July 5, 2017
A Bloomberg article explores how Stoxx Europe 600 Index Members are set to spend an average of around €19.5million ($22million) on building factories and renewing old equipment, in what is forecast to be the biggest year-on-year increase in such spending for more than a decade. Europe’s stabilising political landscape, together with recent improvements in the region’s economy, has inspired business leaders to return to capital expenditure.
SEB’s Head of Cross-Asset Strategy, Thomas Thygesen, said “Europe is now growing in a way that is propelled by domestic demand. As a CEO, you can feel comfortable in committing to fresh equipment, or building a new plant.” After a turbulent decade, recent data suggests Europe is increasingly able to stand on its own, less dependent on export growth and a weak currency. Consumer confidence is rising, unemployment (currently at an eight-year low) is falling and a surge in factory orders has prompted the biggest manufacturing growth since 2011. Election results in the Netherlands and France, amongst other places, have also been seen as contributing to a renewed market-friendly atmosphere.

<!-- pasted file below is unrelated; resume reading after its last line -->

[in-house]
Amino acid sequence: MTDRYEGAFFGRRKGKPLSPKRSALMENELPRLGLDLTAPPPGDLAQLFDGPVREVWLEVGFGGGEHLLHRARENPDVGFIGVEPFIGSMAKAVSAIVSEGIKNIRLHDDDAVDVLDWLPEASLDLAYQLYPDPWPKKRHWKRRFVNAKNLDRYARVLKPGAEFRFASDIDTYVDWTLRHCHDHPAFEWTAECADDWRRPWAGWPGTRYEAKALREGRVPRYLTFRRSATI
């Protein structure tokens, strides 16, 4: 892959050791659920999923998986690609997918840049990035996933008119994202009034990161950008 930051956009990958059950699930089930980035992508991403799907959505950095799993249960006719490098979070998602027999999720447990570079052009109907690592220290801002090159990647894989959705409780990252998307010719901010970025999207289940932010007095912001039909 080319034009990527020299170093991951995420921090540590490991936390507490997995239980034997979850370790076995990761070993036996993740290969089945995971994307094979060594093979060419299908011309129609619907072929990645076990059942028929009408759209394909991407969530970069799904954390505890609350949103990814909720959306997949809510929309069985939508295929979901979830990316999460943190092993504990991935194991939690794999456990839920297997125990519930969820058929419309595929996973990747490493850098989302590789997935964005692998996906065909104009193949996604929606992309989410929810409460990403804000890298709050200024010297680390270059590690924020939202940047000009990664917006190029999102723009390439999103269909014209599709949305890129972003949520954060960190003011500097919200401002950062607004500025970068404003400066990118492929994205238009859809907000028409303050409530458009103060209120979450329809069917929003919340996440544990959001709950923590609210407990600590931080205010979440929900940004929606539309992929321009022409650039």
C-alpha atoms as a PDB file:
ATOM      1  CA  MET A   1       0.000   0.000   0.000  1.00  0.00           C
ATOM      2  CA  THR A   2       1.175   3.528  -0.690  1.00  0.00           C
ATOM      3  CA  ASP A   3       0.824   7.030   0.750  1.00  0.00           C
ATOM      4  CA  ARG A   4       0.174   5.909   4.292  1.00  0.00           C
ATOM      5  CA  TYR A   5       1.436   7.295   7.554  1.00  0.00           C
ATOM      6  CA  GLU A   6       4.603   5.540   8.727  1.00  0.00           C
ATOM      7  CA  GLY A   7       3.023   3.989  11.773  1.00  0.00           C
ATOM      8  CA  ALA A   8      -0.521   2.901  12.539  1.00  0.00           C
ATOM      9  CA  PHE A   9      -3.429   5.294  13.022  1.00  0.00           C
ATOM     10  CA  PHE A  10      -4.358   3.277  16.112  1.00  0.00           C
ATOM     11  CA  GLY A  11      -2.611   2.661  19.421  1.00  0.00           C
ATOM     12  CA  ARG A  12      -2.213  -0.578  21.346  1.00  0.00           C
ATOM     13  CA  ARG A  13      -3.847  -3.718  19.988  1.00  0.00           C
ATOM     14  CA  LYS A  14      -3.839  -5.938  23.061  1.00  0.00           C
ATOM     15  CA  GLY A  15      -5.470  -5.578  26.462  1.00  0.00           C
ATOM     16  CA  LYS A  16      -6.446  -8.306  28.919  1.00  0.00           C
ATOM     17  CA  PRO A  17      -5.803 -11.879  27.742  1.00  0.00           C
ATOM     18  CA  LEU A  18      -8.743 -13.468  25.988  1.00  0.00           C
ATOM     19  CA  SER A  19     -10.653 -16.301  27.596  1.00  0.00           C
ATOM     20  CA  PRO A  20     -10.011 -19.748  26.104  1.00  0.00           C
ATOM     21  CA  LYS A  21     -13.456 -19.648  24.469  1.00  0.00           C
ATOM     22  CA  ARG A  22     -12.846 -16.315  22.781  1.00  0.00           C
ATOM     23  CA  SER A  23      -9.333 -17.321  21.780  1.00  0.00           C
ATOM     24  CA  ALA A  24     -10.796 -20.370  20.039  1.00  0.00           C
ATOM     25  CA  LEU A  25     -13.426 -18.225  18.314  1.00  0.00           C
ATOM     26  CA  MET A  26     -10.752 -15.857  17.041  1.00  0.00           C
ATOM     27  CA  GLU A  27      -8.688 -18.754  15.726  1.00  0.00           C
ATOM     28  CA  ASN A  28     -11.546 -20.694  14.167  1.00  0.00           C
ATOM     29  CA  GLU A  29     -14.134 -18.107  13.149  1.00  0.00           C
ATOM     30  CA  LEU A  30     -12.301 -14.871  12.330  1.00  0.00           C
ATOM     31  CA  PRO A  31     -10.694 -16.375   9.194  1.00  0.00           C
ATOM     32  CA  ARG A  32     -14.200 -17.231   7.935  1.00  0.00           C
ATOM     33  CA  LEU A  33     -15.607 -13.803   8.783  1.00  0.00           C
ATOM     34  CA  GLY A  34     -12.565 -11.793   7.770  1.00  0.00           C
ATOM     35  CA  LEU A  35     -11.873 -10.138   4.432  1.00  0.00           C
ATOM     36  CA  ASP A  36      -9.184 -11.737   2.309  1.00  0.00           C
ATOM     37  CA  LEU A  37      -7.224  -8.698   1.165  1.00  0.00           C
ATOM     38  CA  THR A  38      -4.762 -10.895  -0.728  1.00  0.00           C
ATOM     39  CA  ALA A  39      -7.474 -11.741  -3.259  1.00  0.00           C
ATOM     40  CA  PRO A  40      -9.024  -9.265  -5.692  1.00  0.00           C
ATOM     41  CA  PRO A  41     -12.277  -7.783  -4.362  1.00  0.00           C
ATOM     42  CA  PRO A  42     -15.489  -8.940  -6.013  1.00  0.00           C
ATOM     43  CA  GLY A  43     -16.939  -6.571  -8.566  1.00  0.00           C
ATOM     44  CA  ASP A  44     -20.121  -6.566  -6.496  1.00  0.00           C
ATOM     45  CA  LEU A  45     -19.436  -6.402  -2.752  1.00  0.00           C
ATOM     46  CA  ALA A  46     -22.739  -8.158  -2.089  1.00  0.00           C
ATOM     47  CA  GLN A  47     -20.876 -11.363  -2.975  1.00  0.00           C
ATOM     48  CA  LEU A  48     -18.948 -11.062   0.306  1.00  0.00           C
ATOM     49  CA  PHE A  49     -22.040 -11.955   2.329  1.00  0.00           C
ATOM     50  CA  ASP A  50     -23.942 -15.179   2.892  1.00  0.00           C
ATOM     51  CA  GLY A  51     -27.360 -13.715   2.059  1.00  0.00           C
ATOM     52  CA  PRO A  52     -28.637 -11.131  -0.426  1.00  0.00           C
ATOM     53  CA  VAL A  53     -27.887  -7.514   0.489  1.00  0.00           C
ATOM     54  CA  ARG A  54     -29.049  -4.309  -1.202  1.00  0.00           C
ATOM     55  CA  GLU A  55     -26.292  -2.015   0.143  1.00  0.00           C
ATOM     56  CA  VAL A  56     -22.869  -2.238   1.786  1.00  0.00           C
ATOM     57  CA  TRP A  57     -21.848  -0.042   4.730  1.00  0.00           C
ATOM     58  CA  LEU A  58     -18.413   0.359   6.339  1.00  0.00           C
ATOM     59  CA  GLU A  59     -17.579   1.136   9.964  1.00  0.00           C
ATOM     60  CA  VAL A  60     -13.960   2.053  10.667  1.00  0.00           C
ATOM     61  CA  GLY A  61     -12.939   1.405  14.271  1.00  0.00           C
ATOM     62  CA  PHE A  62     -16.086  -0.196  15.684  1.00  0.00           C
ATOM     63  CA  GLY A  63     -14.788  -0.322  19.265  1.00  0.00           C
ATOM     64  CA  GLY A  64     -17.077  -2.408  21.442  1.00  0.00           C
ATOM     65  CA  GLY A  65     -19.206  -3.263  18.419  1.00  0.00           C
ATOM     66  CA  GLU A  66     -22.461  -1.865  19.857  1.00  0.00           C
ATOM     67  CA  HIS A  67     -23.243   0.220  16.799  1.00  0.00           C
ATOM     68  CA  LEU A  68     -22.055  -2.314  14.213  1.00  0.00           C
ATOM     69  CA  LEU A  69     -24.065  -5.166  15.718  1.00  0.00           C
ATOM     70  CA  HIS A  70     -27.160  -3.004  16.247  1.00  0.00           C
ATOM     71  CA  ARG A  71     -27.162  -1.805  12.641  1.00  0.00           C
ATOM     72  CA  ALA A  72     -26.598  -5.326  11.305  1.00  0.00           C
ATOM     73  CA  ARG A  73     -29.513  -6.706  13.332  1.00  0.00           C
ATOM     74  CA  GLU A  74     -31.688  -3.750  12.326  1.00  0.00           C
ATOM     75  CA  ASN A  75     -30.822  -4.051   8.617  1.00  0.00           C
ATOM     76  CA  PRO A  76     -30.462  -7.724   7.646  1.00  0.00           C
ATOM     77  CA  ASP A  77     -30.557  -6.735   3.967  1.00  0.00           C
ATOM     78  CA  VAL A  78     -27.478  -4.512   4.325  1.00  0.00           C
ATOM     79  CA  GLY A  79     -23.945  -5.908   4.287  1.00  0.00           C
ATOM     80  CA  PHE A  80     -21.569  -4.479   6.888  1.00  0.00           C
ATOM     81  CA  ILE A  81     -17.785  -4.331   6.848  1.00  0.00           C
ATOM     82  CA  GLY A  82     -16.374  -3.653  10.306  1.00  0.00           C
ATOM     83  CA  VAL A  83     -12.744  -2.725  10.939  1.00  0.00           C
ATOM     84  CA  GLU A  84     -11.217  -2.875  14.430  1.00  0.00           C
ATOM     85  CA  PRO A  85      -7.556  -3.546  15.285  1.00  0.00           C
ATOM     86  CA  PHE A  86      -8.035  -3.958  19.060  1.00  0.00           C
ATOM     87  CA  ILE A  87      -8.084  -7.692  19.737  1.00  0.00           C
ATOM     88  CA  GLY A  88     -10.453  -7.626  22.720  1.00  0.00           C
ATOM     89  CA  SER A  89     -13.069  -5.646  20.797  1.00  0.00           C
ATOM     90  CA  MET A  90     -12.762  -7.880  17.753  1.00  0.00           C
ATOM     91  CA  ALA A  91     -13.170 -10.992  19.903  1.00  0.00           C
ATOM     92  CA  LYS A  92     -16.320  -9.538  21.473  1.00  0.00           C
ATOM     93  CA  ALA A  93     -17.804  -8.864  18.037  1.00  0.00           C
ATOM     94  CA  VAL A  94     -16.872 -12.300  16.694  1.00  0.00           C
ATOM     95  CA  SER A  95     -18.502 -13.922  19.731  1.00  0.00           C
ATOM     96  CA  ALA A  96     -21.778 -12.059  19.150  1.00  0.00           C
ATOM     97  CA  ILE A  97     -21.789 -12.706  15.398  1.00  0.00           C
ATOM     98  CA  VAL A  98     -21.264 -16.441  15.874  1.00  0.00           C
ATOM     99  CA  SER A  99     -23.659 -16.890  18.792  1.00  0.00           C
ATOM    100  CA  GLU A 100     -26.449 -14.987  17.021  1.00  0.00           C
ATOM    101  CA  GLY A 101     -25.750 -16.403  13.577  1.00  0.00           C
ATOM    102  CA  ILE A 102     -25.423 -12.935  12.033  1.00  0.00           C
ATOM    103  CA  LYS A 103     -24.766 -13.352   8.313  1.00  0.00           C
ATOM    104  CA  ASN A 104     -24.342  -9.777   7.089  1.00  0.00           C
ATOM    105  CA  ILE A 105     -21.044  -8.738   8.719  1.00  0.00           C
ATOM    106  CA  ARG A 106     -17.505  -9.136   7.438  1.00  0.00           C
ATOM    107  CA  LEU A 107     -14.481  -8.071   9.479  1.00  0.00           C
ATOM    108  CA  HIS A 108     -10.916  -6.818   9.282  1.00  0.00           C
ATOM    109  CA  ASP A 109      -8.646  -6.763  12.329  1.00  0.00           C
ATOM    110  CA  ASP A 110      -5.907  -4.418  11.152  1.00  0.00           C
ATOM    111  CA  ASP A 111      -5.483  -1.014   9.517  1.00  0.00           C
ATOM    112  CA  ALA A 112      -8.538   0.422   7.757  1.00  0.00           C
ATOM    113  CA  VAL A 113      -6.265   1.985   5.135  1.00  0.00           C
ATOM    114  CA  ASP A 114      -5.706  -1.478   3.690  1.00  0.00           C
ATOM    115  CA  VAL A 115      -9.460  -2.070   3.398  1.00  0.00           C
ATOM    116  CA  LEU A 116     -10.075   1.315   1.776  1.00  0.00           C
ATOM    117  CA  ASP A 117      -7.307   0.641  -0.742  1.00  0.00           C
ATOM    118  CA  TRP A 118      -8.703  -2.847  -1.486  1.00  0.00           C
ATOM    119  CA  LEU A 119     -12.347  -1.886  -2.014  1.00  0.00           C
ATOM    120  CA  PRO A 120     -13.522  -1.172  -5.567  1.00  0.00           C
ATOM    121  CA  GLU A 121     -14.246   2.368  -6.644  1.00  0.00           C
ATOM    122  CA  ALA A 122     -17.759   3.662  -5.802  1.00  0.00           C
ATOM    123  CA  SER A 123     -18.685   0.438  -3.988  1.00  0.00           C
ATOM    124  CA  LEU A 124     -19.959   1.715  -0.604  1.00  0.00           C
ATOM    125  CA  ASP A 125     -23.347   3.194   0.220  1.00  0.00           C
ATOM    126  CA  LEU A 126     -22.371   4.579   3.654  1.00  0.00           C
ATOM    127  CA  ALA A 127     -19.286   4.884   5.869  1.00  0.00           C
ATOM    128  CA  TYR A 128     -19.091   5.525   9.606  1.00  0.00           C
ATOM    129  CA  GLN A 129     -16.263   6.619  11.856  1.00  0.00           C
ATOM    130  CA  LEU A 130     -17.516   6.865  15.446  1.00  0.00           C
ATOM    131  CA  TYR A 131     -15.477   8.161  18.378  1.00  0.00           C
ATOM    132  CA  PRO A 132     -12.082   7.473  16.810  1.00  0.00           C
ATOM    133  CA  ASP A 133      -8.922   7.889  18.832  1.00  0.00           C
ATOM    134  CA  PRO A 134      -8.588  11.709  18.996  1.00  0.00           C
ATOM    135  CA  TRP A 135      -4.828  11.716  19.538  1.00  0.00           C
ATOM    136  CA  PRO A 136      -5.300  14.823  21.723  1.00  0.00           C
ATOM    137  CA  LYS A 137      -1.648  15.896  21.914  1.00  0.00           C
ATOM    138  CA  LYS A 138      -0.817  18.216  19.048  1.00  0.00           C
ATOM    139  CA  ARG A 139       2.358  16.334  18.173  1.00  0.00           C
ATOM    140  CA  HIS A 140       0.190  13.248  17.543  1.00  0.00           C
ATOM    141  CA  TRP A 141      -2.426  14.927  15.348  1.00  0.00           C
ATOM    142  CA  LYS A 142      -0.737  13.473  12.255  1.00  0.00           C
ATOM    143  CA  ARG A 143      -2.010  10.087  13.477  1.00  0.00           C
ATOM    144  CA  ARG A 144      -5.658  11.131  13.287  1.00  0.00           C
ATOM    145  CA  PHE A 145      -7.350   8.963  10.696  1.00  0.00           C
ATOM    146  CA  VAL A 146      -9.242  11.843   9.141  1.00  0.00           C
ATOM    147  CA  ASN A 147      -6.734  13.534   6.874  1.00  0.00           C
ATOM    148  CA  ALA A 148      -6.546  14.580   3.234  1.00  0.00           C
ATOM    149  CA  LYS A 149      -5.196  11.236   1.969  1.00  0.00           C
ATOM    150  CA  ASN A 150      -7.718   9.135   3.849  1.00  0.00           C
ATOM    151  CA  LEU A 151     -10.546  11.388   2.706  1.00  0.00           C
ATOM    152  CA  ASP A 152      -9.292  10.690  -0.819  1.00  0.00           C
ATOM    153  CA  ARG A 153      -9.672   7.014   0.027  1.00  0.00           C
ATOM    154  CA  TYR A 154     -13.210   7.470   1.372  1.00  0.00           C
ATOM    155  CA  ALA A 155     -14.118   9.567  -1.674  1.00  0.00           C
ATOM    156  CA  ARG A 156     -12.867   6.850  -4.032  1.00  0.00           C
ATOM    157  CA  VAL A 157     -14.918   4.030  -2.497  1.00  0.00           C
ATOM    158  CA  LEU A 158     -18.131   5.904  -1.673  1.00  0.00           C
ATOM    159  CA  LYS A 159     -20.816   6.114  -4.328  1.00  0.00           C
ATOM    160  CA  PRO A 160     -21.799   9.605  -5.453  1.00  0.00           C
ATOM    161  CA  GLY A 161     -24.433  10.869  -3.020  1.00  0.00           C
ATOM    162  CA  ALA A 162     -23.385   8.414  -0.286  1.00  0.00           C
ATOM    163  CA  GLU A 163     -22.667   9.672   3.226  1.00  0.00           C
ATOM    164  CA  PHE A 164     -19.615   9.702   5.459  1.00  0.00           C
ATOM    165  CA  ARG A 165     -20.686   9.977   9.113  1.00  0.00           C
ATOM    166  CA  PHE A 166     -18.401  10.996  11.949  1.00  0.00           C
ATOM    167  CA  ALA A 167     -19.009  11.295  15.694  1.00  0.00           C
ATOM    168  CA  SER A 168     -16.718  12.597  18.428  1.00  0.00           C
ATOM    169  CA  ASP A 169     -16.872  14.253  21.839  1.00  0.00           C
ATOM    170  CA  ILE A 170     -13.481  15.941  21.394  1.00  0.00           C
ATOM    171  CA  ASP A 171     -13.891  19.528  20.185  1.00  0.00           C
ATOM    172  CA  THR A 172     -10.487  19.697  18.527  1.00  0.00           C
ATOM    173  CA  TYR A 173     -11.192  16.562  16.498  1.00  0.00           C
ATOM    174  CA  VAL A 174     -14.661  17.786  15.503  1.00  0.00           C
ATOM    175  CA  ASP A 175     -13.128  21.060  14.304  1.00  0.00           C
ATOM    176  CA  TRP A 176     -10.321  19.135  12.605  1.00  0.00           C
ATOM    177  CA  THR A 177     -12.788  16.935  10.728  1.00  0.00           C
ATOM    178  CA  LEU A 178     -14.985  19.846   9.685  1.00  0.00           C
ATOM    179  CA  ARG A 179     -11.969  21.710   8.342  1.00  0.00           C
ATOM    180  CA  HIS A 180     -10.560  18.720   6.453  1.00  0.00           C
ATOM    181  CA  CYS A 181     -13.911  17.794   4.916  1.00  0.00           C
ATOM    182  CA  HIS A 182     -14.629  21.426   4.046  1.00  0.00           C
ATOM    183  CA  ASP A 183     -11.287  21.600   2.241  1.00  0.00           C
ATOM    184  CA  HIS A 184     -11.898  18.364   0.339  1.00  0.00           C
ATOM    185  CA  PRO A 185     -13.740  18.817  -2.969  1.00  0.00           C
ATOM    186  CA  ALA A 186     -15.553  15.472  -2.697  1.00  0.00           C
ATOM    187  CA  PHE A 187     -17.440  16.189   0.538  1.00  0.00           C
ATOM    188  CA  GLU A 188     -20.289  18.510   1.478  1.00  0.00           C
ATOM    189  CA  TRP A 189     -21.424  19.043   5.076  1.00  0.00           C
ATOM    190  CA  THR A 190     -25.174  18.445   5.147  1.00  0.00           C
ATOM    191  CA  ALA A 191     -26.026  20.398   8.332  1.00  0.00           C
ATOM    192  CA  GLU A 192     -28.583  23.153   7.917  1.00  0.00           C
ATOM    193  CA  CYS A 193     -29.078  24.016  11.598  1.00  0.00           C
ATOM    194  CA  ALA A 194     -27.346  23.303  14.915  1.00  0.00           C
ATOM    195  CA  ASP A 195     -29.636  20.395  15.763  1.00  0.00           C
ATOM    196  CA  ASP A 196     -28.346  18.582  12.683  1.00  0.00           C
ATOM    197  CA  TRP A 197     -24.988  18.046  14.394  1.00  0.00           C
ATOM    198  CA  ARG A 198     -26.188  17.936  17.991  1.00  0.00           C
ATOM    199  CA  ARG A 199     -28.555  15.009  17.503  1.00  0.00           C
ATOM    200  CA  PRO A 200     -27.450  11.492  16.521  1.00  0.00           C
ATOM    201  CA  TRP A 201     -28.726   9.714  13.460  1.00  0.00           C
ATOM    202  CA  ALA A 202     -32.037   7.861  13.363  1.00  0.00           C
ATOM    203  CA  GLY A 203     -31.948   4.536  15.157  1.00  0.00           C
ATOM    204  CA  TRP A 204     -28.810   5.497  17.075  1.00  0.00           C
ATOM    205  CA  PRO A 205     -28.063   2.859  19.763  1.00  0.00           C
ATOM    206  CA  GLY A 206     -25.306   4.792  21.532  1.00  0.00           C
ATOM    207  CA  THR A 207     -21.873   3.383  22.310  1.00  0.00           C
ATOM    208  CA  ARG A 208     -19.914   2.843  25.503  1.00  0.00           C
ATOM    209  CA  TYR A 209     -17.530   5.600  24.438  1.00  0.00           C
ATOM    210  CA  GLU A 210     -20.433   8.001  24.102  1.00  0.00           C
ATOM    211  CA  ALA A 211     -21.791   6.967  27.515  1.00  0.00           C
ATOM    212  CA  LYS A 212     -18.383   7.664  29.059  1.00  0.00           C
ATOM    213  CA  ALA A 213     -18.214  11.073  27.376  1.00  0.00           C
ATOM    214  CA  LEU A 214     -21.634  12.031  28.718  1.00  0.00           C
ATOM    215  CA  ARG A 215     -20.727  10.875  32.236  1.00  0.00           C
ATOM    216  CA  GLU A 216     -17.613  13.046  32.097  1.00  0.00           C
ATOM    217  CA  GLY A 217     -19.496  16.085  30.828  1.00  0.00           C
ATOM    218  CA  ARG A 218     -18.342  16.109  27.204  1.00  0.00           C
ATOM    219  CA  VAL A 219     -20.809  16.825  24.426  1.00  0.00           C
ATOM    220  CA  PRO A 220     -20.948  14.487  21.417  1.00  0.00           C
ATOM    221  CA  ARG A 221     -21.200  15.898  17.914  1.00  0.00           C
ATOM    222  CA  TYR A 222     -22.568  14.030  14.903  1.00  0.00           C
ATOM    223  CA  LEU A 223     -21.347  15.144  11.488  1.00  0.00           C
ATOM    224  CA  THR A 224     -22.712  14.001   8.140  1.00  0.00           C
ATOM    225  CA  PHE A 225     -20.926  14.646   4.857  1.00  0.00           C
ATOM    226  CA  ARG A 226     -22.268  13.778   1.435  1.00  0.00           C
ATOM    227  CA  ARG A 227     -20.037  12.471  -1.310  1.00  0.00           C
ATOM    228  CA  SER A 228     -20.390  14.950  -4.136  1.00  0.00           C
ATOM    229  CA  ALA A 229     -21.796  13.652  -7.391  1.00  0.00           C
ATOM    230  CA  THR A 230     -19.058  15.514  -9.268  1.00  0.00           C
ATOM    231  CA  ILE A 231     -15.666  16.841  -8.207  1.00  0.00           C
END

The expected 13% increase in capital expenditure illustrates a profound shift in trend. Recent years have seen companies unwilling to commit to longer-term projects, despite borrowing costs diving due to central bank-easing. Similarly, investors seeking a good return have tended to favour firms that either bought back shares, or paid the best dividends. However, Dirk Thiels, Head of Investment at KBC Asset Management, claimed “In this environment, capital expenditure can be the most beneficial. People are no longer thinking so defensively in Europe.”
Categories : World Focus